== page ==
Google doodler Ryan Germick and I made sure to include PAC-MAN’s original game logic, graphics and sounds, bring back ghosts’ individual personalities, and even recreate original bugs from this 1980’s masterpiece…”

(Source: Googleblog|Celebrating Pac-man’s 30th Birthday)

He adds (emphasis mine):

“We also added a little easter egg: if you throw in another coin, Ms. PAC-MAN joins the party and you can play together with someone else (PAC-MAN is controlled with arrow keys or by clicking on the maze, Ms. PAC-MAN using the WASD keys).”

The doodle is a couple of layers of a .png file (see below) powered by javascript, HTML and CSS. Not only is it cool, it’s a lot of work to perfect it.

Great job!

The interactive Pac-Man game deconstructed

Now if they only did the same when Google commemorated Tetris.

More Pac-man:

Play Pac-man online

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superpower: we are the people of the internet

*would have been nicer if the ‘spirit’ morphed into several people (i.e. races) even in some parts of her solo.


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Filed under BBC, BBC Documentaries, Documentary, internet, Technology, Trailers, Video

Old World-New World concepts: Stevenf’s blog on technology

Reading (for continuation offline) Stevenf’s entry “I need to talk to you about computers…“. (

It is insightful. It is funny. And it is true.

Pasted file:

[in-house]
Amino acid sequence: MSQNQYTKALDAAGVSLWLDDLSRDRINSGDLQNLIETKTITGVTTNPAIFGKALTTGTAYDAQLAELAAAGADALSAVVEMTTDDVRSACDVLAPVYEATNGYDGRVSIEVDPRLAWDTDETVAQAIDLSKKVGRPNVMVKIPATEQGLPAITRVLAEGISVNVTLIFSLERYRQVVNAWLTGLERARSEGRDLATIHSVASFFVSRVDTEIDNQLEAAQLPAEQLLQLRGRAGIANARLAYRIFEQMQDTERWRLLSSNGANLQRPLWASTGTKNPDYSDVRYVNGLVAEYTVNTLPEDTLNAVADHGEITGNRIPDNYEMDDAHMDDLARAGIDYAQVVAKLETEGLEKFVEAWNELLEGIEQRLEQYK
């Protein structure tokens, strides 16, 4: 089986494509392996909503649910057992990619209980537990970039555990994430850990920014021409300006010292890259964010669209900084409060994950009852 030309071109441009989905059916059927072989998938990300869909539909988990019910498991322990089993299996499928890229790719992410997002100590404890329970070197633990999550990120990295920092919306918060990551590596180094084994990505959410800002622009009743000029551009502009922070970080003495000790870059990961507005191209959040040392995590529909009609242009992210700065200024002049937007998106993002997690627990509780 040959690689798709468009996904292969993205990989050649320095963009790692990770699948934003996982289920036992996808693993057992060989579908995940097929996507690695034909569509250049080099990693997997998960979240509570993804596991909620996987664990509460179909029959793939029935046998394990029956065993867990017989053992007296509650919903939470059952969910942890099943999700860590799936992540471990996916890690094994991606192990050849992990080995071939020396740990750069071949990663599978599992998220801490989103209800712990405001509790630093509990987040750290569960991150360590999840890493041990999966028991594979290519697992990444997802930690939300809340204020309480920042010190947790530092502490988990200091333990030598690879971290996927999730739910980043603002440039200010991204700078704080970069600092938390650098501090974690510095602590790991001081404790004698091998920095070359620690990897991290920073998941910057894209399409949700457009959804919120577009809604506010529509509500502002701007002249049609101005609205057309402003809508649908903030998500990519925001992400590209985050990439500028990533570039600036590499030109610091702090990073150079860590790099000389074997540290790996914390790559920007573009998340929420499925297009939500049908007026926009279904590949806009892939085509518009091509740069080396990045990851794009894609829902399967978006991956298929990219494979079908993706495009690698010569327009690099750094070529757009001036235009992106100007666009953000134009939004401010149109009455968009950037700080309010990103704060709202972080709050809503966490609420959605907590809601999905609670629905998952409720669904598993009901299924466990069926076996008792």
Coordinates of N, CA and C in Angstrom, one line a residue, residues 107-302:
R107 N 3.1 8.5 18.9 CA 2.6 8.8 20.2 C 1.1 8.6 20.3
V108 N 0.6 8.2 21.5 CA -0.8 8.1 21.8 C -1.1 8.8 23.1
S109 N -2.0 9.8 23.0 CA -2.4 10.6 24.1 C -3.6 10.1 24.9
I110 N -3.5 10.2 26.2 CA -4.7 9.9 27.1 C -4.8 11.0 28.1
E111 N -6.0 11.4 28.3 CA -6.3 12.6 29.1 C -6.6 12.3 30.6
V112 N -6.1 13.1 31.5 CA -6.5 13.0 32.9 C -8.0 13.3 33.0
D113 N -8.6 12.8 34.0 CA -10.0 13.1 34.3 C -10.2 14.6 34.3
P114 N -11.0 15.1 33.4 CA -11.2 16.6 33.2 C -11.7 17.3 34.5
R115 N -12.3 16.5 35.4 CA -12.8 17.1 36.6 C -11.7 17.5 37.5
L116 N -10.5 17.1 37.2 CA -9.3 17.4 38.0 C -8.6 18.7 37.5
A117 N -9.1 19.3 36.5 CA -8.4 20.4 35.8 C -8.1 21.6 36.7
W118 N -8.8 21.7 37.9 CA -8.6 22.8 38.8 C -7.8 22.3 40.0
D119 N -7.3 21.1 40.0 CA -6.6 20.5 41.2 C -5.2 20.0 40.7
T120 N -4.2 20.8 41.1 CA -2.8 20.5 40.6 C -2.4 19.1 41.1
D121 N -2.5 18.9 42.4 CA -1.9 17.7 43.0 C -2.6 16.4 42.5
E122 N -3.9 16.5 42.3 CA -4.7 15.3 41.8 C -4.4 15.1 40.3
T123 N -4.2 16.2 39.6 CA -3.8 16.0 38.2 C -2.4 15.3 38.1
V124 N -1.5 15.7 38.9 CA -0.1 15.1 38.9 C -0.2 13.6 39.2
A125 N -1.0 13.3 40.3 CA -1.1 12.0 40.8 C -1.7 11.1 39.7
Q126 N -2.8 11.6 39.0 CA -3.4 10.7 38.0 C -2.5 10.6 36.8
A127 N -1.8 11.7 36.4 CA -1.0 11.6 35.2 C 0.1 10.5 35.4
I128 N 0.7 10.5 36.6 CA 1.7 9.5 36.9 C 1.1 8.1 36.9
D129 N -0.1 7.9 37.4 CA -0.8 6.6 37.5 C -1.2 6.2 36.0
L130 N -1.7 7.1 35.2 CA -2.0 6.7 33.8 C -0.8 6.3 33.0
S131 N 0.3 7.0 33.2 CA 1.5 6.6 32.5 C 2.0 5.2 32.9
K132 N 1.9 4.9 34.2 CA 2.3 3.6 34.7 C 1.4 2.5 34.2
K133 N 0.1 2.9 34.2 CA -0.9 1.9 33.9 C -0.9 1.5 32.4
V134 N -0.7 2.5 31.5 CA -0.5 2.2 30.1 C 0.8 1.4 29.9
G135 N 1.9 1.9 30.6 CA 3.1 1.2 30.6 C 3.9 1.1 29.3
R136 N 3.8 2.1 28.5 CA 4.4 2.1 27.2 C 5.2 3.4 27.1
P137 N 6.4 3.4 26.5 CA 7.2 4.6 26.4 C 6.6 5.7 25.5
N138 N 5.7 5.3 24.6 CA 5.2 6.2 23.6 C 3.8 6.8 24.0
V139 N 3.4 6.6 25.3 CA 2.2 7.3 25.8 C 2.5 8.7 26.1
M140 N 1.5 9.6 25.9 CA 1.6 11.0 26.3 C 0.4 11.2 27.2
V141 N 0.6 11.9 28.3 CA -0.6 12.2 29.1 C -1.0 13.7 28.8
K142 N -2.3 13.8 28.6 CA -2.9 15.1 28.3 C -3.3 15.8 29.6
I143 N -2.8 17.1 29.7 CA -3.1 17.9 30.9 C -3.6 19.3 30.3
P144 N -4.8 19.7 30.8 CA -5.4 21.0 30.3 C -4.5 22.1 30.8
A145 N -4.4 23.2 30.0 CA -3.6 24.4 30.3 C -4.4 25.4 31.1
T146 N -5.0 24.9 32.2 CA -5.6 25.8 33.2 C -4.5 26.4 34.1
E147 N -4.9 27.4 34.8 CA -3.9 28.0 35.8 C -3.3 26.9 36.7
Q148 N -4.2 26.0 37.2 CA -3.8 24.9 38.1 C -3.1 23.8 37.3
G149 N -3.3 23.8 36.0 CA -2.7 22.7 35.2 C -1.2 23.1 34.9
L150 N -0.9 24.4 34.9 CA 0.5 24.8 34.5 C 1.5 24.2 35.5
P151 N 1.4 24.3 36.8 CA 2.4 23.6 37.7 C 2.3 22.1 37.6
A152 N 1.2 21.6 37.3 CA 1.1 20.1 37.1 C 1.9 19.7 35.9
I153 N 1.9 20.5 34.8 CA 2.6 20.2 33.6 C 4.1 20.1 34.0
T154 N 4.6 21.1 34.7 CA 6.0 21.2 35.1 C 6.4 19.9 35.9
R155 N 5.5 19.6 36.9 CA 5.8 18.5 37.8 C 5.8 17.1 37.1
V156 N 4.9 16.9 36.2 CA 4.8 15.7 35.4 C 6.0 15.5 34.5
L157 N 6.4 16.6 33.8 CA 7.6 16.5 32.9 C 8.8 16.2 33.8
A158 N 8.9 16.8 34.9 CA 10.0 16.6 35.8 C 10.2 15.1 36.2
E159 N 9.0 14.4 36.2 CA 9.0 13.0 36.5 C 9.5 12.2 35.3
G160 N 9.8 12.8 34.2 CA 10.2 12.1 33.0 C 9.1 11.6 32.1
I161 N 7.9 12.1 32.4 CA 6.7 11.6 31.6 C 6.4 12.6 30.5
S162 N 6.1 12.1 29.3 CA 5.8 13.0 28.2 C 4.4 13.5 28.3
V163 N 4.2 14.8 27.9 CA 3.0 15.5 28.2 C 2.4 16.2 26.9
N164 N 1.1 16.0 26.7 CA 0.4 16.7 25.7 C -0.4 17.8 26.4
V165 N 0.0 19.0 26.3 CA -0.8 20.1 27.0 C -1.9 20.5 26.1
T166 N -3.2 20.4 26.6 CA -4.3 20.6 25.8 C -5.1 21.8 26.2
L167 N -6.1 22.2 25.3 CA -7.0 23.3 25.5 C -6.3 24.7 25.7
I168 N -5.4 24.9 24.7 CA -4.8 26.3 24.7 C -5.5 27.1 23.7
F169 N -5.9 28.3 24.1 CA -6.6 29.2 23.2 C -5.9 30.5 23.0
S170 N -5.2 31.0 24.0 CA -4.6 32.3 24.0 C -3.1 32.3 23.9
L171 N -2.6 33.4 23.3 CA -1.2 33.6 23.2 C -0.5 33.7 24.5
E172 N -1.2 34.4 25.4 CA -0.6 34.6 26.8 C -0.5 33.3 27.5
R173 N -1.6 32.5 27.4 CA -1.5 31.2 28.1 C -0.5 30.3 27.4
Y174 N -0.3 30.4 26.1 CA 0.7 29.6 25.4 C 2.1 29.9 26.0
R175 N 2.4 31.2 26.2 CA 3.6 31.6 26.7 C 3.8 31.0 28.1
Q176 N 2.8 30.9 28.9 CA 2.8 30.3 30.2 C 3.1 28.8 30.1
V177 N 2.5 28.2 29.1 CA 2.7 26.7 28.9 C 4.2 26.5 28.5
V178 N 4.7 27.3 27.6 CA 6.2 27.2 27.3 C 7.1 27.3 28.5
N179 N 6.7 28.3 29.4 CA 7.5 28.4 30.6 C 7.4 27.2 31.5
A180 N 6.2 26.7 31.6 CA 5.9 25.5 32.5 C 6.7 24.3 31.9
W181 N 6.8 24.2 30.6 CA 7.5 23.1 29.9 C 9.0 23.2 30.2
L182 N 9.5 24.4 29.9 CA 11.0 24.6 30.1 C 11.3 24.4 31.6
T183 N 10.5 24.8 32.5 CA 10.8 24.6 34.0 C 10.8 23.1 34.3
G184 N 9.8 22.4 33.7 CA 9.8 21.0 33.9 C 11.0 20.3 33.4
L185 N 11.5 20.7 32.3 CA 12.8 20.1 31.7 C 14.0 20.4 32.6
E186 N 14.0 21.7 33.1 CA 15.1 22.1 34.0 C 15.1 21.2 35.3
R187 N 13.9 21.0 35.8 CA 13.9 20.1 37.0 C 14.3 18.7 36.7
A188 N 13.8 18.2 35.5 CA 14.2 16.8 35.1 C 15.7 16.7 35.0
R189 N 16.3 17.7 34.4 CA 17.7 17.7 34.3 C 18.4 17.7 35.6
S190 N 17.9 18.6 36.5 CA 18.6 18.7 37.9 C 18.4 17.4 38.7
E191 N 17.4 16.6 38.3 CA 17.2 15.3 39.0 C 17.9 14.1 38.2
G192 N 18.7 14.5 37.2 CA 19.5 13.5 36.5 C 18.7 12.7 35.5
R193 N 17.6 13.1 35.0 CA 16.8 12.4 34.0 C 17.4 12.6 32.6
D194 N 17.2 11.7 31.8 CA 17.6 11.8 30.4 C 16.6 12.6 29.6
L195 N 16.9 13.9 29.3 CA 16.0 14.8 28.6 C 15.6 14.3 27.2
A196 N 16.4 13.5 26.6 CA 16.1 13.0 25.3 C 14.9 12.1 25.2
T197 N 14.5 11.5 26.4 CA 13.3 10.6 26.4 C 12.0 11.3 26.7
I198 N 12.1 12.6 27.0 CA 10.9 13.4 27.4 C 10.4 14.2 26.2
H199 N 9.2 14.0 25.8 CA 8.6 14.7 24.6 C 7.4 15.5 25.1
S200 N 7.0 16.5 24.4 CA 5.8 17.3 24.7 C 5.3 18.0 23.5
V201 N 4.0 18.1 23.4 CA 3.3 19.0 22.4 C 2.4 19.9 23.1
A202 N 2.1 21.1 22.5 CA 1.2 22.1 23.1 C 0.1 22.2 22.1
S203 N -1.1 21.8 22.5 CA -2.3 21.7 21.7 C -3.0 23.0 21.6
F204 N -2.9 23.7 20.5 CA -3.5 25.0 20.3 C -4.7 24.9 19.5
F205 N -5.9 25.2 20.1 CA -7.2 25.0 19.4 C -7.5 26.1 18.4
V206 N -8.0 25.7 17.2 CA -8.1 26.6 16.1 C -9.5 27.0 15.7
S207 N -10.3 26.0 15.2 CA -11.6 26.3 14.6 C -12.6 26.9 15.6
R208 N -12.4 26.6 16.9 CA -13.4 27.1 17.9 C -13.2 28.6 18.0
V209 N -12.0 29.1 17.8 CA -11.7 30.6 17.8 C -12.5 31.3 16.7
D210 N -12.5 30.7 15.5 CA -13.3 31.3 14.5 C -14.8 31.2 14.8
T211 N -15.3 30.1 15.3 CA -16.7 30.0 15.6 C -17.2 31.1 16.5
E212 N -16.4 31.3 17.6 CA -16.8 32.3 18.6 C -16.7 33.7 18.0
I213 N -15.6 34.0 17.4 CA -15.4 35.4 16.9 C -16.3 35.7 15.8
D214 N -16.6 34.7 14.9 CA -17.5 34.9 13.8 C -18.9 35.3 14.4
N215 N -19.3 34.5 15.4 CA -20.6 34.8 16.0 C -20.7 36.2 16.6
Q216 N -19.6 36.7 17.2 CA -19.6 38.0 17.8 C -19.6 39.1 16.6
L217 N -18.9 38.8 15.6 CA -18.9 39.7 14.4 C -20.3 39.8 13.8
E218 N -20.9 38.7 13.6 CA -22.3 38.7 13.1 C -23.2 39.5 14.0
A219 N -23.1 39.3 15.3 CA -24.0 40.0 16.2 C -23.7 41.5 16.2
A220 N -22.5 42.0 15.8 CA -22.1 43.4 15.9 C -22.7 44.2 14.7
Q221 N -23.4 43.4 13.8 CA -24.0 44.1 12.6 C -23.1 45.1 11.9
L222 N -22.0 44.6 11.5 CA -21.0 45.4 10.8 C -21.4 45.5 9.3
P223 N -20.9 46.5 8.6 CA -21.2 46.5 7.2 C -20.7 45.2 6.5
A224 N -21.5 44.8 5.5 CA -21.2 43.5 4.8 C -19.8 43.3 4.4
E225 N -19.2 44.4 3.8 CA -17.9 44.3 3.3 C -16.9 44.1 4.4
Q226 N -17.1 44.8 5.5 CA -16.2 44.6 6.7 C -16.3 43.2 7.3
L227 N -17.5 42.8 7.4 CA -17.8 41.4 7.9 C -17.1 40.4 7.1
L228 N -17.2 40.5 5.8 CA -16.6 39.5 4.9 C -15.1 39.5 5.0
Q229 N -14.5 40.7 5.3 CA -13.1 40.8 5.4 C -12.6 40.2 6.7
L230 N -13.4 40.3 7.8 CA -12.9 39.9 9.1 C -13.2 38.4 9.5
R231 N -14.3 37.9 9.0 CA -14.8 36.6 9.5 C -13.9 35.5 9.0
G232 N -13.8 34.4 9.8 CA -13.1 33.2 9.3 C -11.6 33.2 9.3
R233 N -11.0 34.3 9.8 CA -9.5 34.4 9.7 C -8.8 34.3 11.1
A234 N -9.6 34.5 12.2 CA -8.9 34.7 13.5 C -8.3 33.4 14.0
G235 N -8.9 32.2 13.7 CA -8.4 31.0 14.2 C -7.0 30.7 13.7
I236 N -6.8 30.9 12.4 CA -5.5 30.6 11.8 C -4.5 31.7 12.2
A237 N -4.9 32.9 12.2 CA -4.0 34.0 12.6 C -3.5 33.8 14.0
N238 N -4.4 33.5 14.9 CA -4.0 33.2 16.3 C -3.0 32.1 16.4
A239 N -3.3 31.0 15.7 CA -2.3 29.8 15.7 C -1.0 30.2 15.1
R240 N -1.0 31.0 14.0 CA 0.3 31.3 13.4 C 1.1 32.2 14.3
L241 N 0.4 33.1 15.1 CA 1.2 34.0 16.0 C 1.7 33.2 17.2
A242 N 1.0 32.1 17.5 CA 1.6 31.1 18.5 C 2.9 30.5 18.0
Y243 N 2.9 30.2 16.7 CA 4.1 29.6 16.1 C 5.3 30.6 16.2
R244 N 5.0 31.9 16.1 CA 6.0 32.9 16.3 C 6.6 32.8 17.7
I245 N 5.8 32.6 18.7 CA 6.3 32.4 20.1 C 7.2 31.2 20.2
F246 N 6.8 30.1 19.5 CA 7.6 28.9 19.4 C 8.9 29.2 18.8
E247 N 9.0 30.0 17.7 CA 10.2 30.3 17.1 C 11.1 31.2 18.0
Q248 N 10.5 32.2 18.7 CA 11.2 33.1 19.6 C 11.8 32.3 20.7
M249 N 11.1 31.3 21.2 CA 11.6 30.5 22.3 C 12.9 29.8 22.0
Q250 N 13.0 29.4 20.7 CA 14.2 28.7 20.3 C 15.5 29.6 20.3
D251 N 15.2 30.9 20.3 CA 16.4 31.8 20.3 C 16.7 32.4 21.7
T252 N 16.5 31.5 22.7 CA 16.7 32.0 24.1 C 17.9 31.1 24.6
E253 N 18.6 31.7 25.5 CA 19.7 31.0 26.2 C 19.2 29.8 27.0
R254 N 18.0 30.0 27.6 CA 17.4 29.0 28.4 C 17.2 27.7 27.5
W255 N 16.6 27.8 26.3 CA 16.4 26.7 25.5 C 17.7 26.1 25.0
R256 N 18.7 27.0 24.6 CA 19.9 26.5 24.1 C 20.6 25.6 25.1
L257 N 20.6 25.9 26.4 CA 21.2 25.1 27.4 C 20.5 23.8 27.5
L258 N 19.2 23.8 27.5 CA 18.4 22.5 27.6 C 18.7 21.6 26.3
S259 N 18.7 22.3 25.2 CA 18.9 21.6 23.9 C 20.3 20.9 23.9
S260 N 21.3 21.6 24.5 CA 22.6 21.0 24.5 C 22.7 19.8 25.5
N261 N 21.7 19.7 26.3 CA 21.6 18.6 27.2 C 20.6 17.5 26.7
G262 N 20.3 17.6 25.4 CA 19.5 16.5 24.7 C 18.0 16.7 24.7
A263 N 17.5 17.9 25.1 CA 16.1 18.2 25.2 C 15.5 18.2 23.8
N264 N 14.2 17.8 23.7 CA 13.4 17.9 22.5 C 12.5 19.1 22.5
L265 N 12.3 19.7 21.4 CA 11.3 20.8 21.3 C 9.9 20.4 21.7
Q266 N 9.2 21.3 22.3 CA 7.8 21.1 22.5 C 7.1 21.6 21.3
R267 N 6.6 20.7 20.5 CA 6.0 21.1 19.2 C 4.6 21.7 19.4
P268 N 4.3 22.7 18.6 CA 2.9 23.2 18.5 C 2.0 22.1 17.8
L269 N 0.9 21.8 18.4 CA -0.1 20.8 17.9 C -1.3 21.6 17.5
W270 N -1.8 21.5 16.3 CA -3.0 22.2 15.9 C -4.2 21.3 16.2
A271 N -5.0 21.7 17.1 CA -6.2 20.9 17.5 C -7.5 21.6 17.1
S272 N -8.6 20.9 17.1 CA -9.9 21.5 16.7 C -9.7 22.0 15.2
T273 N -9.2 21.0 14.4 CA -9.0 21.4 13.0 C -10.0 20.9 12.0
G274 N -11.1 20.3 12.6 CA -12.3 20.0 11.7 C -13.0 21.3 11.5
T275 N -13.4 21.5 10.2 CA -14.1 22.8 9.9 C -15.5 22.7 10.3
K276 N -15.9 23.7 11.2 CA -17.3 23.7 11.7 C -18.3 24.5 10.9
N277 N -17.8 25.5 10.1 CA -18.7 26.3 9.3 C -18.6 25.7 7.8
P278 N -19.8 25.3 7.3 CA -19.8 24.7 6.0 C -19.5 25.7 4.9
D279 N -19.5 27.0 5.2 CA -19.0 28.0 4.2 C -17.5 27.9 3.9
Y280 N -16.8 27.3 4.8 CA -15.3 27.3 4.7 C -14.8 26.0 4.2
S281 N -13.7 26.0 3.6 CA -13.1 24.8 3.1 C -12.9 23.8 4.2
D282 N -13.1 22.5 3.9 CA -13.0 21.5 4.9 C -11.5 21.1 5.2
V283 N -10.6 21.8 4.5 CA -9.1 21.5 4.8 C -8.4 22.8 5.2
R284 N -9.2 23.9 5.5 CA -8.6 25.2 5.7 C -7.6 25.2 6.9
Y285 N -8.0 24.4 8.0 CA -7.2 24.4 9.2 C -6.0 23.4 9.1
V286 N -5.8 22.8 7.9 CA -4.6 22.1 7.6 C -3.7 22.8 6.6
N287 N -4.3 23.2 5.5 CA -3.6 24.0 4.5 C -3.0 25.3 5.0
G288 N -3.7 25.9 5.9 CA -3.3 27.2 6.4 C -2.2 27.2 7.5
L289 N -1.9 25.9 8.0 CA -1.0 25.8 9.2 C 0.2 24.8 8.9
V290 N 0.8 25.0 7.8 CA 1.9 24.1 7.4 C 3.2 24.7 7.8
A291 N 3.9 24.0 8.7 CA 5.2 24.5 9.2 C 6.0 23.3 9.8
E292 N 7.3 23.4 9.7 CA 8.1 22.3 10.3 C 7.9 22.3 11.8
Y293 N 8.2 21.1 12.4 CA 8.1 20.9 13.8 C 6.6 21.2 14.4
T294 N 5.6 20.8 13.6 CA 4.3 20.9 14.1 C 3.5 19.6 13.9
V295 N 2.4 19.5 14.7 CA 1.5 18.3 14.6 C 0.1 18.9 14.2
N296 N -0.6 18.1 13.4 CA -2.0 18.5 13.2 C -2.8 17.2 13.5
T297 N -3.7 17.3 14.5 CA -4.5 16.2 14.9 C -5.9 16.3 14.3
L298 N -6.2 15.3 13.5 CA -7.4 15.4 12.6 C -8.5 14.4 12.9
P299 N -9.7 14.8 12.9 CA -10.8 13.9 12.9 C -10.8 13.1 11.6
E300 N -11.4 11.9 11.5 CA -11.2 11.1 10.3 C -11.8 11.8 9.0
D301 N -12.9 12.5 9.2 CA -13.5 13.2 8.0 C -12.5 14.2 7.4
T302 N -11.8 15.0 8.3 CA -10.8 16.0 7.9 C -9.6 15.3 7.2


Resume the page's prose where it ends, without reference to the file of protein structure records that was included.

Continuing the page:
And funny how the old world/new world, old world vs. new world concepts were just discussed by Nicky Perlas at the tete-a-tete last night (28 January 2010).


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The Internet at 40: Scanning, reading, sharing, knowing…learning


The’s landmark compilation of stories of 40 years of the Internet — and by those who make up the Internet: people like you and I — presents the most attractive Internet timeline just yet.

The Guardian Internet Timeline page

Scanning through online aggregator’s snippets, specifically of favorite, minimalist‘s site, led me to the 40-year tapestry of stories in short but very engaging prose. The linear web of accounts outlines the most important and updated milestones in the ‘Net’s continuing story that I simply feel compelled to share it here, especially to the generation that may not understand the exhilaration associated with (nor recognize the sound of) a digital modem handshake: the generation reared in broadband speed and e-games or playing “house” for hours in their chairs clicking away on their keyboards, or being highly dependent on online search engines — if not their cellphone keypads — for their homework.


…the first message (only the “L-O” of the word “L-O-G-I-N” travelled from UCLA to SRI before the first ‘Net crash…




Vint Cerf proposal

Vinton Cerf et al. published a proposal to link up Arpa-like networks. (It) is notable for containing the first published use of the word "internet"

The year 1969 is notable for many significant events.